A ring need not have a unit element, e.g. even numbers.

Can someone give me an example of a ring which doesn't have a unit element but it's subring does have a unit element.

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    $\begingroup$ Take the zero subring. $\endgroup$ – Jakob Werner Jun 25 '14 at 11:58
  • $\begingroup$ What could possibly prohibit this - there is no dependency between the two having unit elements. Unit elements exist independently of this relationship. $\endgroup$ – The Messiah Jun 25 '14 at 14:23
  • $\begingroup$ www-math.mit.edu/~poonen/papers/ring.pdf $\endgroup$ – Jeff Jun 26 '14 at 12:43

A simple example:

If $R$ and $S$ are rings, where $R$ has a unit but $S$, doesn't, then $R\times S$ doesn't have a unit, but the subring $R\times\{0\}$ does.

So, for example, you could take the product $\mathbb{Z}\times2\mathbb{Z}$ of the integers and the even integers.


There is no reason why not. Even if a ring $A$ fails to have a unit, it can still have an idempotent. If you just take an idempotent, together with all its integer multiples, you get a ring with unit.

(Edited from this point. Thank you for pointing out the flaw).

For example, take $A$ to be $c_{00}$, the set of all sequences $(x_n)_{n\in \mathbb{N}}$ such that all but finitely many $x_n$ are $0$. With pointwise multiplication and addition, this is a ring. The only possible unity would be the constant sequence $x_n = 1$ that obviously does not satisfy the requirement that almost all $x_n$'s are $0$'s. However, $A$ contains idempotents: these are just the $0/1$-valued sequences. To be concrete, take the sequence $e_n$ given by $e_1 = 1$, $e_n = 0$ for $n \neq 1$. Then $e \in A$ and $e^2 = e$. It is now easy to convince yourself that $B := \{k \cdot e \ : \ k \in \mathbb{Z}\}$ is a subring of $A$, and that in fact $B$ is isomorphic to $\mathbb{Z}$.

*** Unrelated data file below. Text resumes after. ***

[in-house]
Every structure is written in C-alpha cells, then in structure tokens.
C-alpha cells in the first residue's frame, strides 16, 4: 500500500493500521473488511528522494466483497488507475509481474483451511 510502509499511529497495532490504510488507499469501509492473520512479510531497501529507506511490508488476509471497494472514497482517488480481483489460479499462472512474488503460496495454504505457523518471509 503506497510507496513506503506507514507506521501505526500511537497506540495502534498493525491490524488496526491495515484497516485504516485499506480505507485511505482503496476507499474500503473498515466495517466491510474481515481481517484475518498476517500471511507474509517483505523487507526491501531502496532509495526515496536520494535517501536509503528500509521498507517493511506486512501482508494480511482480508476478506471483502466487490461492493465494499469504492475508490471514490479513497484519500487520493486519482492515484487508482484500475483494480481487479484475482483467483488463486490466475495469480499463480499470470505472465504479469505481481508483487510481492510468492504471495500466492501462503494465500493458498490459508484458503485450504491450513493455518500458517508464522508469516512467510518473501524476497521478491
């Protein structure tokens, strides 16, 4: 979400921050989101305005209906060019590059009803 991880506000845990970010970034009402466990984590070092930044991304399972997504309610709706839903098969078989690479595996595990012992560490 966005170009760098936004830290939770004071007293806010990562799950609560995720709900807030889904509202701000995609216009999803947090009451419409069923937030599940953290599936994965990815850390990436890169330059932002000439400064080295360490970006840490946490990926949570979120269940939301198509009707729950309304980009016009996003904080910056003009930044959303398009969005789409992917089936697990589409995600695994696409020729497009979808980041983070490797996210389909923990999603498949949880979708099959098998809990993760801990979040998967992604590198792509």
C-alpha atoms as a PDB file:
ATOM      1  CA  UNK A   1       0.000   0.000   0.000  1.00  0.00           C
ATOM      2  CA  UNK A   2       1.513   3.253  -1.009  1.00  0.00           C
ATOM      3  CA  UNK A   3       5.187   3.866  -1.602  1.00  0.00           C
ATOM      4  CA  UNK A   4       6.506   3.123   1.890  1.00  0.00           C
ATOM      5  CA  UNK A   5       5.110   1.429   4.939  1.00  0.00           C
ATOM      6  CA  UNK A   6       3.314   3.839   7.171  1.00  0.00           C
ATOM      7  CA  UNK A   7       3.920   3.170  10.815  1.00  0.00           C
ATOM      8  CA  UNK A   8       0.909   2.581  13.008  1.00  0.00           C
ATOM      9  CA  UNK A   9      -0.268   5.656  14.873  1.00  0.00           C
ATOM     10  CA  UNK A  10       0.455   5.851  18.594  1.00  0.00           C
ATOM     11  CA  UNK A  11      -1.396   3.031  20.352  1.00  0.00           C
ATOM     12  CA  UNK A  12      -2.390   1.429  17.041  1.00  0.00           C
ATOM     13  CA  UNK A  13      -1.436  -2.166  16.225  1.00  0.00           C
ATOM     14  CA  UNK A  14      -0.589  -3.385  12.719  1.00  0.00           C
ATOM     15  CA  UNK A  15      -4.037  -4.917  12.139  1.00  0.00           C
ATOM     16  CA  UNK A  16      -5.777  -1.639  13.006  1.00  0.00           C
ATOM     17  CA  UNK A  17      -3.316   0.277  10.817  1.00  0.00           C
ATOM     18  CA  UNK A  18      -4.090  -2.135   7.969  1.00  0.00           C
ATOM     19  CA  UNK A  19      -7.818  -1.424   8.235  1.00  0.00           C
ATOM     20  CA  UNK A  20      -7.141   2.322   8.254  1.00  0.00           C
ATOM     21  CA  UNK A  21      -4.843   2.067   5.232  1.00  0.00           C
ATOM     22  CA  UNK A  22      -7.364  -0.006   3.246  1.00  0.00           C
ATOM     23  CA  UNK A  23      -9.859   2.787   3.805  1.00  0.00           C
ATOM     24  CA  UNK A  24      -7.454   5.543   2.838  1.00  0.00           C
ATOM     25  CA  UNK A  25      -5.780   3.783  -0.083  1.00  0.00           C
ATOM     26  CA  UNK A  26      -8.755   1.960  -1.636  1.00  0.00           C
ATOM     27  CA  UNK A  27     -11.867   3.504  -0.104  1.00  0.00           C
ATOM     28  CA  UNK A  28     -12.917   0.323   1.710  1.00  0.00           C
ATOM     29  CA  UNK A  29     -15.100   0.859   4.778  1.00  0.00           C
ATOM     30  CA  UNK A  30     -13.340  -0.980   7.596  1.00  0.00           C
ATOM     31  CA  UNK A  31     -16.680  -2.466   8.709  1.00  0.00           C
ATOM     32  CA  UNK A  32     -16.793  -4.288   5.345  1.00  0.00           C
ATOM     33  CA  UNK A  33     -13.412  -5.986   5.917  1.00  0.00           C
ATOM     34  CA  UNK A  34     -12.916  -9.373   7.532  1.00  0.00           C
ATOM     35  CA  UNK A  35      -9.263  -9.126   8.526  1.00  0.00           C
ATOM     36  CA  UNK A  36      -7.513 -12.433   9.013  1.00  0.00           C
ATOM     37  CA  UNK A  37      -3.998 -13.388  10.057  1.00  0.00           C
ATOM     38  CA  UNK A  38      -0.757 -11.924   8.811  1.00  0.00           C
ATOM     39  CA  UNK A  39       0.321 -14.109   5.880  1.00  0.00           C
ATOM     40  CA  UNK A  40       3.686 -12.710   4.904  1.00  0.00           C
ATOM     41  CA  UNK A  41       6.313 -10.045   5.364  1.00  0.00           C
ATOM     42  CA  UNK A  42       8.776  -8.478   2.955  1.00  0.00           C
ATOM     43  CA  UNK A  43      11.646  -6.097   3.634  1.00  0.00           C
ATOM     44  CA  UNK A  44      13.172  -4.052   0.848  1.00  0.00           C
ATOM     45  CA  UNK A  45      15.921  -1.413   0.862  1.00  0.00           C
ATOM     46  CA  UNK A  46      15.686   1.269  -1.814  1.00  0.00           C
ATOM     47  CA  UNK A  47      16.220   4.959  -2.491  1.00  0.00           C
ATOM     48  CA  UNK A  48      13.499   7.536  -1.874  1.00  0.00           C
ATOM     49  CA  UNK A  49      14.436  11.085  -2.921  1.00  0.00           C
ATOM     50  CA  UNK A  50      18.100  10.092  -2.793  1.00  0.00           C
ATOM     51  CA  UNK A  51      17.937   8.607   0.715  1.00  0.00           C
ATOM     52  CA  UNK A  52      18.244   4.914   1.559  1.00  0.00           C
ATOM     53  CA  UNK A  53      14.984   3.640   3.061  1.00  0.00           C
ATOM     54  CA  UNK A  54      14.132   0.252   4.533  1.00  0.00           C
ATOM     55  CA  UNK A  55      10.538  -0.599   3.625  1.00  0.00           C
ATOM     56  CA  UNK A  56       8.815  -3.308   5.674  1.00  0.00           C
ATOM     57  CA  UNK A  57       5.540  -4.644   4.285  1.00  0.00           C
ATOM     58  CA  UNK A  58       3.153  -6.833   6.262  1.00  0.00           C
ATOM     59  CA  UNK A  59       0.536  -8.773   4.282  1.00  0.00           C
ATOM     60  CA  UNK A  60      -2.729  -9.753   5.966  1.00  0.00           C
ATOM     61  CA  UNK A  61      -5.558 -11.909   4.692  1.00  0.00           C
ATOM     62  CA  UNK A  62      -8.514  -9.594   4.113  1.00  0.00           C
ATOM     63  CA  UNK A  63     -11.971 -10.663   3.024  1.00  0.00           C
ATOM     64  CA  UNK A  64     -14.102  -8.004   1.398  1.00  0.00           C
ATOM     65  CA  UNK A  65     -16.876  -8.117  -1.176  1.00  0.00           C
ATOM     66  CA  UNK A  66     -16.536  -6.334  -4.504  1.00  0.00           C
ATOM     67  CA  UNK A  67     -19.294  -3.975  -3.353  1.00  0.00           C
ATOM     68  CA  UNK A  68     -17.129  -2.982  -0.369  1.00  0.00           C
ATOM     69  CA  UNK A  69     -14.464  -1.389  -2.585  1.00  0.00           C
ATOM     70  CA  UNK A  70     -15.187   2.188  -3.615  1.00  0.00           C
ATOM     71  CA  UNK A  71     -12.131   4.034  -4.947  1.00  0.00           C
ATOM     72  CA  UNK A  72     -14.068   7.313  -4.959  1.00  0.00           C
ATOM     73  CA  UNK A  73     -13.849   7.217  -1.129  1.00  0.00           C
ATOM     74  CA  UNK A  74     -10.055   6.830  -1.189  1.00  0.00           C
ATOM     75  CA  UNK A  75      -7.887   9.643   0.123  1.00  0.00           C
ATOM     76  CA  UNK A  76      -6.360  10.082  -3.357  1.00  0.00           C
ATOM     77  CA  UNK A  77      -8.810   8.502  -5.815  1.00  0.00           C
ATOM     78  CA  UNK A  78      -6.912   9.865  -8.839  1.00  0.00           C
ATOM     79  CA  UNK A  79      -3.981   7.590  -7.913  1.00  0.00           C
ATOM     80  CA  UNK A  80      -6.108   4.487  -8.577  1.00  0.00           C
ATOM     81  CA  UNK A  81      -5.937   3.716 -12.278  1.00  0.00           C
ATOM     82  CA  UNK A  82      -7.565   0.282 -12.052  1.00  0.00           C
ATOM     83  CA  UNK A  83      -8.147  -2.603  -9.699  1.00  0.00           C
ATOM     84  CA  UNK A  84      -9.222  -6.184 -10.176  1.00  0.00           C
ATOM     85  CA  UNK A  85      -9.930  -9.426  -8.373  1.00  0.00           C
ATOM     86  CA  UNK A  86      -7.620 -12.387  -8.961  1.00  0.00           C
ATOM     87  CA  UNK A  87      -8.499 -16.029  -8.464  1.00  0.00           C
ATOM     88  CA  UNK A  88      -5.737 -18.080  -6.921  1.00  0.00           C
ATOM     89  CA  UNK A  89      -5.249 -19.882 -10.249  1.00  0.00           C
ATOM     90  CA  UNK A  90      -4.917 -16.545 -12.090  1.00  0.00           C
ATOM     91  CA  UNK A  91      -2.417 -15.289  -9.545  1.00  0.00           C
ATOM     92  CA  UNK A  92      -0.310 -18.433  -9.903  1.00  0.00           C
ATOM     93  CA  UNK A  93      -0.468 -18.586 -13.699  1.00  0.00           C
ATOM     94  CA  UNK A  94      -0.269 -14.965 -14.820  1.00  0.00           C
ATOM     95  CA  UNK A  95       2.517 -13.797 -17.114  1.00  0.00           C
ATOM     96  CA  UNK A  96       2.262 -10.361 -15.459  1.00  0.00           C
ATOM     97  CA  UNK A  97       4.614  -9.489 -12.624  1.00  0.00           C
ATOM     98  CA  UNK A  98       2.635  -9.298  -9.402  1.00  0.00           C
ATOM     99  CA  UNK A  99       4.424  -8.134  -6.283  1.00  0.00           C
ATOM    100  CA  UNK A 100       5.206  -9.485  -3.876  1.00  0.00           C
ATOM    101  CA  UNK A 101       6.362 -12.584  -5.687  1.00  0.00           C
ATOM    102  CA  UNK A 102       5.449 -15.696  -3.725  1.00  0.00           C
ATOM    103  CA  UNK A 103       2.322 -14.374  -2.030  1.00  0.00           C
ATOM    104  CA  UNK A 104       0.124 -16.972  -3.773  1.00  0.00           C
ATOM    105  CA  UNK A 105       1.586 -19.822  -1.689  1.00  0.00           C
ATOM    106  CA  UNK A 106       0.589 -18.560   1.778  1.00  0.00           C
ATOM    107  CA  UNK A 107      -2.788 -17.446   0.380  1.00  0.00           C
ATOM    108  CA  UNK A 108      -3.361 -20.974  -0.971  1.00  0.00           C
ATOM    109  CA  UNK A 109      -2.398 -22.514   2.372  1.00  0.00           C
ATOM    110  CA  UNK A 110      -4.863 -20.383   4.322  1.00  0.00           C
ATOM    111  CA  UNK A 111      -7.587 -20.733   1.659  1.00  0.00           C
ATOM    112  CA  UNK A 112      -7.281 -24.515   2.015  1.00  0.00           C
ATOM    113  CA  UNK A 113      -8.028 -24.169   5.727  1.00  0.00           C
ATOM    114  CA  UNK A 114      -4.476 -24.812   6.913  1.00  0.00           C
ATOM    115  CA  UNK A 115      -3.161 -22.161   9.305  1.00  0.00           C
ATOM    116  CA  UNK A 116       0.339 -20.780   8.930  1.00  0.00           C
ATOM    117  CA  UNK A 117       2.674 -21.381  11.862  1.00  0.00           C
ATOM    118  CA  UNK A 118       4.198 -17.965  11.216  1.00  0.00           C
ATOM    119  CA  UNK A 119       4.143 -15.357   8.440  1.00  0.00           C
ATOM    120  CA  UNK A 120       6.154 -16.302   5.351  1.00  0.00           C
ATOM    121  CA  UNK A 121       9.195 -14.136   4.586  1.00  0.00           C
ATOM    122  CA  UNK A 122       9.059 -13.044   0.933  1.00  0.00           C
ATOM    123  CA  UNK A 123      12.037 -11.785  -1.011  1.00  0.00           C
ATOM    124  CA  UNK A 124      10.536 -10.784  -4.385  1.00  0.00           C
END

Other examples when a similar trick would work is $l^1$ (the space of summable sequences), or $L^1(\mathbb{R}) \cap B(\mathbb{R})$, the space of bounded integrable funtcions. The previous example I proposed, $L^1(\mathbb{R})$, fails to be a ring because it is not closed under multiplication.

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    $\begingroup$ But this isn't a ring, as $L^1(\mathbb R)$ is not closed under pointwise multiplication ... see also user160048's answer below. $\endgroup$ – martini Jun 25 '14 at 11:20
  • $\begingroup$ @martini: Thank you; corrected. $\endgroup$ – Jakub Konieczny Jun 25 '14 at 12:02

$\mathbb{Z}/(12)$ does have a unit element, so in that sense it is not an example, but its ideal $(3)$ has a (different of course) unit element as well, namely $9$!


Here is another example based on matrices. Let $K$ be a field. Consider the set $R$ of matrices of type $$ \begin{pmatrix} a & b \\ 0 & 0 \end{pmatrix} \subset K^{2,2}. $$ Supply $R$ with the usual matrix addition and multiplication. Then $R$ is a ring without unit element. In fact $$ \begin{pmatrix} 1 & b \\ 0 & 0 \end{pmatrix} $$ is a left-sided unit for all $b$, but there is no right unit. However, the set of matrices of type $$ \begin{pmatrix} a & 0 \\ 0 & 0 \end{pmatrix} \subset K^{2,2}. $$ is a subring of $R$, which is even a field.


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